A beginner’s guide to the mortgage market

Banking | 22 Mar |

Unless you’re sitting on a casual $252,300 — the median price of a home in Arizona — or £230,630—the average price of a property in the UK in November 2018 — if you buy a home, it will be with a mortgage.

A mortgage is a long-term loan used to buy a property or land, typically running 25 years, but occasionally up to 35, secured against the value of the property until it’s paid off. That means if you fail to keep up with the monthly payments, your property can be repossessed by the lender.

How much can you borrow with a mortgage?

With a mortgage, you can borrow a percentage of property’s value, the exact amount of which will depend on your income, outgoings, and financial situation. Typically, lenders will extend you a loan of typically 3 times—but occasionally 4.5 times—your salary, but they’ll also account for your expenses and credit rating when evaluating you as a borrower.

To obtain a mortgage, you’ll typically have to show evidence of your earnings: if you’re employed the P60 form you receive from your employer, showing how much you’re paid and how much salary is deducted, should be sufficient. If you’re self-employed, the process will be trickier and will require three full years of accounts—and some lenders will still balk at lending to you.

You can vouch for your expenses with three months of bank statements.

It’s important to remember that you generally can’t borrow the full purchase price of the property. You’ll typically have to put down at least a 5% deposit, but the larger deposit you can muster, and the lower loan to value ratio (LTV) you have, the better mortgage rates you’ll qualify for. The best mortgage deals are reserved for those who can put down at least 25% of the value of the property. About those rates in a second…

Interest on mortgages

Like any loan, form your overdraft to one for a car, you’ll pay interest on your mortgage. There are two broad types of mortgages based on their interest rates:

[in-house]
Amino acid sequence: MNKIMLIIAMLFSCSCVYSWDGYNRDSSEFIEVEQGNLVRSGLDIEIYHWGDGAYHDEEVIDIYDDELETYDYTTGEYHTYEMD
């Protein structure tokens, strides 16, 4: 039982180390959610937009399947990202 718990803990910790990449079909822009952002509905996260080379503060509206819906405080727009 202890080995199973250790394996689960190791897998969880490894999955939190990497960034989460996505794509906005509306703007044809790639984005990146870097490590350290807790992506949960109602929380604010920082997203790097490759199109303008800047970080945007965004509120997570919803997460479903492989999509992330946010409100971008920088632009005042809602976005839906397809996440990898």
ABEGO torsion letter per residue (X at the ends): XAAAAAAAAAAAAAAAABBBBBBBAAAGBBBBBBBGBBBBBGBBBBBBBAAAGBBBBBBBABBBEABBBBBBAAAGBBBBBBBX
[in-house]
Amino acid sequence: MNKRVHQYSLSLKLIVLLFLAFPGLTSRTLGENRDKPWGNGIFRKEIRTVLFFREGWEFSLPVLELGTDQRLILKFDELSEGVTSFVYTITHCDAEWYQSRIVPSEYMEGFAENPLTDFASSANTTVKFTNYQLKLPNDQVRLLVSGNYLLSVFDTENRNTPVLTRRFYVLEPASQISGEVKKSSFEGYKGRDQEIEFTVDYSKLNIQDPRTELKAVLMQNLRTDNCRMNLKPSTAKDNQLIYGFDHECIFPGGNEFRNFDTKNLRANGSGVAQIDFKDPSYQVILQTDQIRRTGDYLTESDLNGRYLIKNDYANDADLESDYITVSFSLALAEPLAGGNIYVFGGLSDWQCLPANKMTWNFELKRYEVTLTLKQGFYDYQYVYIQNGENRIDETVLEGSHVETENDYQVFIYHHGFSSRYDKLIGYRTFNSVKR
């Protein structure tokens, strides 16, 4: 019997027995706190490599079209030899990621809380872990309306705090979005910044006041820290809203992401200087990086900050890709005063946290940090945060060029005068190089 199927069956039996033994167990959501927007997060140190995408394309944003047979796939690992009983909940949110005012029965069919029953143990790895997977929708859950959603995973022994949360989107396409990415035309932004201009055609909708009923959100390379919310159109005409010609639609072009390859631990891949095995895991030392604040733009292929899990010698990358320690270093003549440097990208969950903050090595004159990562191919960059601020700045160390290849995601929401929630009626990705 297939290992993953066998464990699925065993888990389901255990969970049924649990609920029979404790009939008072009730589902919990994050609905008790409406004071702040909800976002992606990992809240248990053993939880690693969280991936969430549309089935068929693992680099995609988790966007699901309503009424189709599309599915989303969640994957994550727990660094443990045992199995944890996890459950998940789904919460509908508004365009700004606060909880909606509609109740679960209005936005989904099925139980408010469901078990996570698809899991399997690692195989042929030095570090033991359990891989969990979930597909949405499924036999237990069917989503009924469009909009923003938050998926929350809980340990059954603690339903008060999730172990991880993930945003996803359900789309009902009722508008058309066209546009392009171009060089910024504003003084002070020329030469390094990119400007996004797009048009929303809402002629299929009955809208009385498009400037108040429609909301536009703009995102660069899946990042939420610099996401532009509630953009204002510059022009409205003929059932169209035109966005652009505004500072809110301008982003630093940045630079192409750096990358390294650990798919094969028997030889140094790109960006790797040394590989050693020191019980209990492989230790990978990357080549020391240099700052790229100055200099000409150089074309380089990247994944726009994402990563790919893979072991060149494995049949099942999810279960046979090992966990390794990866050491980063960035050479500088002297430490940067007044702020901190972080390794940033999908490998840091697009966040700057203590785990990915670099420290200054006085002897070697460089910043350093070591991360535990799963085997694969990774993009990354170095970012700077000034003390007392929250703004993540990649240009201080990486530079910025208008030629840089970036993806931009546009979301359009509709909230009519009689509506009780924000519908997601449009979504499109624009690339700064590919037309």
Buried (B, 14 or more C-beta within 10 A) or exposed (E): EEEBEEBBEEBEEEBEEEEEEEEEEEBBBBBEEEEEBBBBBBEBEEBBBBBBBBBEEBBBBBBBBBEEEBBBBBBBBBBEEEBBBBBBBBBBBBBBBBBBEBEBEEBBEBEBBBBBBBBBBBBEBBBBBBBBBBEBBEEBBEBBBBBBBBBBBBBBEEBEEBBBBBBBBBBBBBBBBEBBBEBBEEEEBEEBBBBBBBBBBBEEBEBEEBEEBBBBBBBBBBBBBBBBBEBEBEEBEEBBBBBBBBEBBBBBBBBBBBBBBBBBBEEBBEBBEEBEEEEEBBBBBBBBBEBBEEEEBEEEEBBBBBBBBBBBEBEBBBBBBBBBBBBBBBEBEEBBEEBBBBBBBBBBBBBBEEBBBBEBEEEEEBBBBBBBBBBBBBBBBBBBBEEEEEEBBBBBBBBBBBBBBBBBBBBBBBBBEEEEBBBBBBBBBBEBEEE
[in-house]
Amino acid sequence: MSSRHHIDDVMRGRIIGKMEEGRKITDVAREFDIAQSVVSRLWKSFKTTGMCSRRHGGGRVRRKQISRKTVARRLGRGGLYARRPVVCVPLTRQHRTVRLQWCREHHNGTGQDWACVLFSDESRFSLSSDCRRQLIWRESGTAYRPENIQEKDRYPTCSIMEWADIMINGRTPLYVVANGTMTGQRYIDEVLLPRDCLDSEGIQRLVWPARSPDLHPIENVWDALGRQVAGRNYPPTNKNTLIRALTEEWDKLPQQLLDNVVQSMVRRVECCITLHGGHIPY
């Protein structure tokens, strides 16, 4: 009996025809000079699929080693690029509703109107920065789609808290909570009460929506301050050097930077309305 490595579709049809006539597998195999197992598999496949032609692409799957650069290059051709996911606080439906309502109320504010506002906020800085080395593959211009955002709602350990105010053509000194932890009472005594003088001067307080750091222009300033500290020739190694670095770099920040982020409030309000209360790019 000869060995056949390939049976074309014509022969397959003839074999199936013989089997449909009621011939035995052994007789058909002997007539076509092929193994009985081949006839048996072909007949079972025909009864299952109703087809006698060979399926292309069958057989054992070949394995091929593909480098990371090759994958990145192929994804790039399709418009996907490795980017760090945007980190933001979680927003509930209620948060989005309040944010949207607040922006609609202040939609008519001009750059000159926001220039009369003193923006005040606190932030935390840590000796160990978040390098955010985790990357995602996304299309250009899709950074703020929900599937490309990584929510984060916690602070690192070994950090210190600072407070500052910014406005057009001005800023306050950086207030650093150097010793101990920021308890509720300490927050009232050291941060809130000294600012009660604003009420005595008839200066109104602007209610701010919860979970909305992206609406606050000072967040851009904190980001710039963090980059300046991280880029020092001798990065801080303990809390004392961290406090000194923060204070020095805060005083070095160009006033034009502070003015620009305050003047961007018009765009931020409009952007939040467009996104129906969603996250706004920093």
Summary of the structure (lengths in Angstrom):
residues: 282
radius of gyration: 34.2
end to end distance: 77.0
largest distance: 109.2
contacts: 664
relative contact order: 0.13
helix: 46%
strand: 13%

• Fixed rate mortgages: the percentage interest you pay will remain static for a set period of time, usually two to five years

• Variable rate mortgages: the interest rate will fluctuate, based on the assessment of your lender, or, if you have a tracker mortgage, a specific type of variable rate mortgage, on the Bank of England’s base rate.

How mortgages are paid

There are two ways to pay a mortgage:

• Repayment: You pay off a portion of the principal of the loan and interest each month and own the property outright at the end of the term.

• Interest-only: You pay just the interest on the loan each month, which results in significantly lower bills, but you then have to pay off the principal of the loan in a lump sum at the end fo the term. Interest-only mortgages have become harder to obtain for owner-occupiers (you’ll have to show a repayment plan, usually investments, and your lender will periodically check in to see if it’s performing as expected) but are standard on buy to let mortgages (obtained by landlords purchasing a property to rent out).

How do I find a mortgage?

To obtain a mortgage, you should consult your bank or a mortgage broker, which can direct you to deals available from lenders across the market.

Mortgage comparison sites can also give you the lay of the land, but be cautious about applying until you’ve received advice about your eligibility.

You’ll typically obtain a mortgage agreement in principle first—a statement from a lender about how much they can theoretically lend you, based on preliminary checks into your financial situation. This document will give you a firm idea of your budget, helping you narrow down your home search, and will make you more compelling to sellers and their estate agents, when it comes time to make an offer.

Once you’ve had an offer accepted on a property, you’ll need to fill out a full application for a mortgage, a process that will involve a more detailed assessment of your financial circumstances and also, typically, the lender obtaining a valuation of the property—as it’s their investment too.

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